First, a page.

Last week, my dad came up to Sacramento for a visit and to watch the semi-final matches in what has proven to be one of the best World Cups ever (and also probably my sober-ist). This Mundial, Tim and I enjoyed watching almost every game, and wagering on the elimination round predictions (neither of us were right on, but Tim was closer this year). We aren’t quite sure what we will do with all the free time now that the tournament is over. Anyway, it was fun watching with dad since he is the one who introduced me to the love of futbol. I wonder what Tim will teach Bibbs to enjoy? 

This weekend, Tim and I drove up to Sea Ranch for a quiet weekend alone. It was lovely to be by the ocean and out of the Sacramento heat. We did what we normally do at our family’s house in Sea Ranch: read, hike, walk on the beach, nap, cook, read, write, and repeat. I got a lot of work checked off my to-do list and feel so super refreshed coming into this new week, which is good considering that in the next seven days we have an ultrasound appointment, an appointment with the midwife, school and work, a visit with my cousin Dallas and her kids who are visiting from Oregon, a wedding, a dinner date with friends, a baby shower, a brunch date, and hopefully a trip to visit more cousins in the central valley. Did I mention we are trying to have ALL the fun this summer?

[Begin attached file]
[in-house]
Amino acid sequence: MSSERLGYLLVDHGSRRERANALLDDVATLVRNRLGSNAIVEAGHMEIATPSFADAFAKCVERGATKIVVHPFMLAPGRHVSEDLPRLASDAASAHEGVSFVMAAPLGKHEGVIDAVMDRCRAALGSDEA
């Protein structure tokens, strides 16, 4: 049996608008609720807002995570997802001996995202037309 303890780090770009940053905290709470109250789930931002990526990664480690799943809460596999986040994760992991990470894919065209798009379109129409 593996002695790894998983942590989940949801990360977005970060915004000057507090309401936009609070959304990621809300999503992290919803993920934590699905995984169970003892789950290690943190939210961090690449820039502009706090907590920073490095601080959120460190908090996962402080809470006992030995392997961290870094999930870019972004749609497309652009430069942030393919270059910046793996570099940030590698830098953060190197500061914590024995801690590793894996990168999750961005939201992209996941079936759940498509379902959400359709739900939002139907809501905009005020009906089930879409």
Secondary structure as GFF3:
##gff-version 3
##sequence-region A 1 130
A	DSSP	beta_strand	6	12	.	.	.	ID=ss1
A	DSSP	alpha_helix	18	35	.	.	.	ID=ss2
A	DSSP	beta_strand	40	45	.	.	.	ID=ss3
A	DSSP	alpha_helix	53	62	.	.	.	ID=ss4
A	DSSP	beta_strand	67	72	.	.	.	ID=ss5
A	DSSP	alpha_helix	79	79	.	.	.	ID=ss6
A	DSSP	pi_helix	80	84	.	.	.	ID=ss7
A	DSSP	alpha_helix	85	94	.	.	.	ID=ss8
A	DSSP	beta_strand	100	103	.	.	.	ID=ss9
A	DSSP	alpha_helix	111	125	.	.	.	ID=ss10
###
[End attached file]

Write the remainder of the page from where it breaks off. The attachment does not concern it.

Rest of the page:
18 Weeks! Almost halfway there!

In the midst of summer fin, Toast helped us organize our file cabinet (our first step towards reorganizing the house to make room for the third Tibbs)